# Preschool Math: Activities for the Beginning of the Year

By Kara Bietz

It's the first day of a new school year. What will you plan for math activities? It may be necessary for you to plan several teacher-directed lessons in order to assess your student's developmental needs. This article contains tips to planning preschool math activities for the beginning of the year.

## Pre-Math Concepts for the Beginning of the School Year

It's the beginning of the school year. What are you going to plan for math activities for your preschool class? Since it is so early in the year, you probably are not familiar with the developmental levels of each of your students yet, so planning activities can be challenging. For the first few weeks, while you are acquainting yourself with your students and their strengths, it may be necessary to plan a few basic math activities to assess students development.

Basic patterning, counting and matching, are great preschool math activities for the beginning of the year. Introducing these pre-math concepts at the beginning of the year will give your students the foundation to participate in more complex math activities as the year progresses.

In order to assess children's understanding of math concepts, it is important to observe children in small groups. This activity works best as a teacher-directed small group activity. Create a worksheet, or use our free worksheet download (below), for preschoolers to finish. If you are creating your own, try it two ways. First, create an AB pattern of only colors. For example, yellow circle, blue circle, yellow circle, blue circle. Ask children what comes next. For a more challenging activity, change the colors and shape. For example, yellow circle, blue triangle, yellow circle, blue triangle. Allow children to master AB patterns before moving on to more complex patterning activities.

## Continuing Early Math Activities

Bead Stringing: For another patterning activity, begin stringing chunky beads in a distinct pattern with children. Leave some room on the string and ask children to finish the pattern you've started.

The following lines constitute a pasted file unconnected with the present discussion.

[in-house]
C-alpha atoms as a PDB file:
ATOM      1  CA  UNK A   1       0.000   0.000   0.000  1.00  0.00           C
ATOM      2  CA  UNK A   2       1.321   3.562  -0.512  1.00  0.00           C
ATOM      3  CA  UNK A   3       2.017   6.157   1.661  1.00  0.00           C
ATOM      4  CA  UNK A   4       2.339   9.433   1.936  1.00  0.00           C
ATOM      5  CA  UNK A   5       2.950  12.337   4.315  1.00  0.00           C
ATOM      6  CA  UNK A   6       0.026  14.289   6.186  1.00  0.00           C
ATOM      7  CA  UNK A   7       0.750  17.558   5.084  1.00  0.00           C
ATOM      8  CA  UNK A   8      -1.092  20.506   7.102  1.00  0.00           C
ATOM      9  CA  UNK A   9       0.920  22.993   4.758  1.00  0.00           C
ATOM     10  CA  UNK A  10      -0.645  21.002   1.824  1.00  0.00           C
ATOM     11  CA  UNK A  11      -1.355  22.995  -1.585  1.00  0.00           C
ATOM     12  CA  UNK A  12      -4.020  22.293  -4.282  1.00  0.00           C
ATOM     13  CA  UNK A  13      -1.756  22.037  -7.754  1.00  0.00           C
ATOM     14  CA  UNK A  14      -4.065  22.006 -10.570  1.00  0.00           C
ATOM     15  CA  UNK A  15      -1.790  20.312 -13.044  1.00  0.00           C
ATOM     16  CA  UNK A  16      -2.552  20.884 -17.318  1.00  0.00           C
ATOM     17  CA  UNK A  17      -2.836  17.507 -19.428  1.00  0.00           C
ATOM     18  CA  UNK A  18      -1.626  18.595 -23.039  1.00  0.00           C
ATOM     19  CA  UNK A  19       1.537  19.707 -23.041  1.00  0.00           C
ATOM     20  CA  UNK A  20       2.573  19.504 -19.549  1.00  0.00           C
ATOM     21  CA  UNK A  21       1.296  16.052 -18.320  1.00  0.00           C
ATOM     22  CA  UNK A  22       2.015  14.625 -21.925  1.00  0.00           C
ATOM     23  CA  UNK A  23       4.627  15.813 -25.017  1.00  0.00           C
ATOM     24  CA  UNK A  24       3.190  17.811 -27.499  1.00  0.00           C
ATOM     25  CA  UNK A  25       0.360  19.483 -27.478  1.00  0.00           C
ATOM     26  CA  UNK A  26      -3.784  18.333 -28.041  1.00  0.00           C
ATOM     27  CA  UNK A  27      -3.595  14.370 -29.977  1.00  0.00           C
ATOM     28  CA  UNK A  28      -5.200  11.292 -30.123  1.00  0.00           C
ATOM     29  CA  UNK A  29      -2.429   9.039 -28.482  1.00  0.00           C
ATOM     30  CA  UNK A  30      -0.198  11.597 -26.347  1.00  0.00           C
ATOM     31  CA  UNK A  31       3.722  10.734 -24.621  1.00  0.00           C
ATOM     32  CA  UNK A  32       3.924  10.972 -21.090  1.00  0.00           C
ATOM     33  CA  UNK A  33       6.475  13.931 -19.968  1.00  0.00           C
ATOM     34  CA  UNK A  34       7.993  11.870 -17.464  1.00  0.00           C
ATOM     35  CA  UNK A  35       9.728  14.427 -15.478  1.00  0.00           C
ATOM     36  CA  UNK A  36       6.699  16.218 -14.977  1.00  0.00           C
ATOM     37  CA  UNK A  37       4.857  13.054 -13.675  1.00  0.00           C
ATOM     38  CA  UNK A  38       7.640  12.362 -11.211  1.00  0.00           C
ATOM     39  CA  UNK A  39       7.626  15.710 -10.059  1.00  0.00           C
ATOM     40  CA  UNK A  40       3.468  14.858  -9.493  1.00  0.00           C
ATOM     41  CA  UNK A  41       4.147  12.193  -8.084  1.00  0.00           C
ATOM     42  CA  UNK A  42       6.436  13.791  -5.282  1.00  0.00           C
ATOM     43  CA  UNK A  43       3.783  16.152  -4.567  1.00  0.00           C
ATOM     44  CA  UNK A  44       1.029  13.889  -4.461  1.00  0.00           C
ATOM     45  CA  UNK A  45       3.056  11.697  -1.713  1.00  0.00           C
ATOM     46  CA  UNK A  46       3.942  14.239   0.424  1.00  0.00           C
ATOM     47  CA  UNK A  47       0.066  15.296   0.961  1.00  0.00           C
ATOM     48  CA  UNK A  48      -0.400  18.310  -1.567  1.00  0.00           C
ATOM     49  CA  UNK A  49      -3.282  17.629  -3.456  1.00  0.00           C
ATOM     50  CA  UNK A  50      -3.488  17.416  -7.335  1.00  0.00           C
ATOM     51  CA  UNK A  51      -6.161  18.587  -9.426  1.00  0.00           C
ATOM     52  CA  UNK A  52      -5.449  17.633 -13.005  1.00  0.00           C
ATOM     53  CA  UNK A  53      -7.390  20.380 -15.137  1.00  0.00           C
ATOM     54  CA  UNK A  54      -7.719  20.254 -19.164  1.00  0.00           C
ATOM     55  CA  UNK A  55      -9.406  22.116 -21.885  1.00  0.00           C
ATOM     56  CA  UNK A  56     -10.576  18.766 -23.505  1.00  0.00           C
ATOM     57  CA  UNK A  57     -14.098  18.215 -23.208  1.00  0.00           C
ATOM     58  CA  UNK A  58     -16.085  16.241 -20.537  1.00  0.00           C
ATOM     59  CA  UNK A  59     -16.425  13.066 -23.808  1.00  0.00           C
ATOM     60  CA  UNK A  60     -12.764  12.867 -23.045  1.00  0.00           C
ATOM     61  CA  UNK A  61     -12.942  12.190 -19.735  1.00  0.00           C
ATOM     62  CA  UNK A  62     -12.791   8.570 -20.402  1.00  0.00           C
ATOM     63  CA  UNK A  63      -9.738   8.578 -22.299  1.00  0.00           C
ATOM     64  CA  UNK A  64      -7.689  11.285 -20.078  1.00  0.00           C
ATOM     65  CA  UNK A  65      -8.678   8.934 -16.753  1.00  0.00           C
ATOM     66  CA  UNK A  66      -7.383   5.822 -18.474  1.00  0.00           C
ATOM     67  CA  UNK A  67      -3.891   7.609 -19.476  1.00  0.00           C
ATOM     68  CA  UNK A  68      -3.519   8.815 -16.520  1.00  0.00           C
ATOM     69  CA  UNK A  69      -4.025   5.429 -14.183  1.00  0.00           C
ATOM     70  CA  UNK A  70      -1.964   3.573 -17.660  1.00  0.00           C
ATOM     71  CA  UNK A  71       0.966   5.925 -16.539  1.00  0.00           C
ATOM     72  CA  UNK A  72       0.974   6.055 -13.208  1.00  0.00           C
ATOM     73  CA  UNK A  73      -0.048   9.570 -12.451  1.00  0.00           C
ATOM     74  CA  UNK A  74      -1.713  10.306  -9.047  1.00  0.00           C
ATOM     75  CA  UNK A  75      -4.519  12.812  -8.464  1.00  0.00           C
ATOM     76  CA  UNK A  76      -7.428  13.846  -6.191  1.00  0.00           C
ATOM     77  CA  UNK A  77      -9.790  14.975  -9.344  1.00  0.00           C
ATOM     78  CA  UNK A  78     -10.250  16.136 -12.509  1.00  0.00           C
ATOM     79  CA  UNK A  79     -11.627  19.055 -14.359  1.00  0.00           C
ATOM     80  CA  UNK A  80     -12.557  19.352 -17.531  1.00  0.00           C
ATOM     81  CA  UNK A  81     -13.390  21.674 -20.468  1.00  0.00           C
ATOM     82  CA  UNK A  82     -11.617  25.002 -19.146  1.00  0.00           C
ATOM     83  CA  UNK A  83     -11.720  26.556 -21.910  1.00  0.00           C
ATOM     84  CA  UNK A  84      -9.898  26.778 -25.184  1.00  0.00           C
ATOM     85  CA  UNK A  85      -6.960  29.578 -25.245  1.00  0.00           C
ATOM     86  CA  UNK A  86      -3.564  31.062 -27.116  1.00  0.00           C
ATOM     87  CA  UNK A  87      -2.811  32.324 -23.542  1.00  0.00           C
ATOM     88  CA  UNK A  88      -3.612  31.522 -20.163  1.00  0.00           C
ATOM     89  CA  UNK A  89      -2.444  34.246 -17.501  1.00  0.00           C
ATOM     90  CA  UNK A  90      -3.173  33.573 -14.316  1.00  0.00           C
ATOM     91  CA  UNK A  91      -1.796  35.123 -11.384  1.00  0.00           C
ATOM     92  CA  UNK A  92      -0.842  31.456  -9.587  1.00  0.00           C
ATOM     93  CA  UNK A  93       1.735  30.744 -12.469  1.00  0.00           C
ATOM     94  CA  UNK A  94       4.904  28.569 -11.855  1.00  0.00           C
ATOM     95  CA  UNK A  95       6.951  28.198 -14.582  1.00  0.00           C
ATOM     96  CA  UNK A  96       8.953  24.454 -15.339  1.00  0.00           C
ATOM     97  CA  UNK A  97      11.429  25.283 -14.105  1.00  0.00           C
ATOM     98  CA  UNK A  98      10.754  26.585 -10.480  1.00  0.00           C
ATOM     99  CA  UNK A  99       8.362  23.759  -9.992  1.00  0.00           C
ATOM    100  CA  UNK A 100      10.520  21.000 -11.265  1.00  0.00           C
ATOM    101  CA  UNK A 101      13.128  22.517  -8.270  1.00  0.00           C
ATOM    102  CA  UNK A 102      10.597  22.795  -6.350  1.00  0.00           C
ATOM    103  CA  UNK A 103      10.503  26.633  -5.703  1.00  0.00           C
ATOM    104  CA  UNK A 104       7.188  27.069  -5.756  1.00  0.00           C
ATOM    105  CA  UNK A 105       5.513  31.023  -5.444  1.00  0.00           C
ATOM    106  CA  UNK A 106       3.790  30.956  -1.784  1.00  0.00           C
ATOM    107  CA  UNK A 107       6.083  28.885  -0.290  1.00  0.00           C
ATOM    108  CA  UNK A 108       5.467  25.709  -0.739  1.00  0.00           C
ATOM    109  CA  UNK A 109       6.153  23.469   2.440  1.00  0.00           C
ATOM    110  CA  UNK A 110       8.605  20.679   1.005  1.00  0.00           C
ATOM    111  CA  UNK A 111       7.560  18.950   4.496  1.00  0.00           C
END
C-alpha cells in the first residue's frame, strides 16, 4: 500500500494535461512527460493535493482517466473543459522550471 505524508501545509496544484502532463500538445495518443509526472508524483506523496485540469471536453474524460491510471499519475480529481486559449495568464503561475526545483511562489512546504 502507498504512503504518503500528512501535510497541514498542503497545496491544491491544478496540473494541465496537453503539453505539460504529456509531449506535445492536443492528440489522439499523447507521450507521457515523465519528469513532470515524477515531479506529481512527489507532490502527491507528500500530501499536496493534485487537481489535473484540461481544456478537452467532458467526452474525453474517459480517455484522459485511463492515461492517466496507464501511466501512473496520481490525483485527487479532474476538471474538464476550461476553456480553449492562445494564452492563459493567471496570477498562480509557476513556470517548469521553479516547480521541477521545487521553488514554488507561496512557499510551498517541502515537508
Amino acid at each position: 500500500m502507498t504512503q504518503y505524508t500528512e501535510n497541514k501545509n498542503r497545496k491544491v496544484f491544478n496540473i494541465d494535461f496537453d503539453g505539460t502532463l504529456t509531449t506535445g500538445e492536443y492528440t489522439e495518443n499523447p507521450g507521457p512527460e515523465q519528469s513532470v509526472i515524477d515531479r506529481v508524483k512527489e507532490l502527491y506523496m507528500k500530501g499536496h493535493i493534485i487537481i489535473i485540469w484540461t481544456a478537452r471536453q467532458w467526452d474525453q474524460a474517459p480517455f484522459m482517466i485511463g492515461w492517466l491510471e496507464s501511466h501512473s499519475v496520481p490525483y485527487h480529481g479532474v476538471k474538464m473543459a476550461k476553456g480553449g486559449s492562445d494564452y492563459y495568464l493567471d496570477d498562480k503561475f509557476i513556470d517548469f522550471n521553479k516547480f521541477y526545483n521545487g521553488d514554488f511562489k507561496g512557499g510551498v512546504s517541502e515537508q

Number Puzzles: Create self-correcting, two piece number puzzles using cardboard or posterboard. On one side of the puzzle, write a number. On the other side, draw the corresponding number of dots. You may also use star or circle stickers to create your puzzles. Be sure to cut each puzzle you create in a unique way to make the puzzles self-correcting.

Shape Lotto: Many preschoolers will be able to differentiate between several shapes such as circle, square, heart and star. To reinforce these skills, create a simple lotto game to play with your preschool class. Lotto is just like Bingo, but uses only pictures instead of letters and numbers. Allow children to use Bingo markers or chips to cover their spaces. This activity can be done collaboratively, allowing older preschoolers to assist younger children.

Calendar Math: Most preschool days begin with a large group circle time that involve calendar activities. Include math in these calendar activities by counting how many days you have been in school, how many days are left in the month, how many days until a classmate's birthday, etc. Be sure to point to the days as you count them in order to reinforce one to one correspondence.

Graphing: As a sign in activity, ask children to perform a simple activity such as put a sticker in the correct column of a chart that asks "What color is your hair?". Bring the chart with you to your early morning circle time, and create a bar graph with your class based on the data collected at sign in. Be sure to count stickers out loud together with your students to reinforce one to one correspondence.

Preschool math activities for the beginning of the year should be simple enough for children to grasp easily, but challenging enough to make them interesting. It may be necessary for you to plan several teacher-directed math activities, in order to assess children's developmental levels, and therefore plan appropriate math lessons in the future.

## References

Reference: Preschool Math; Robert Williams, Joy Lubaway and Deborah Cunningham; 2005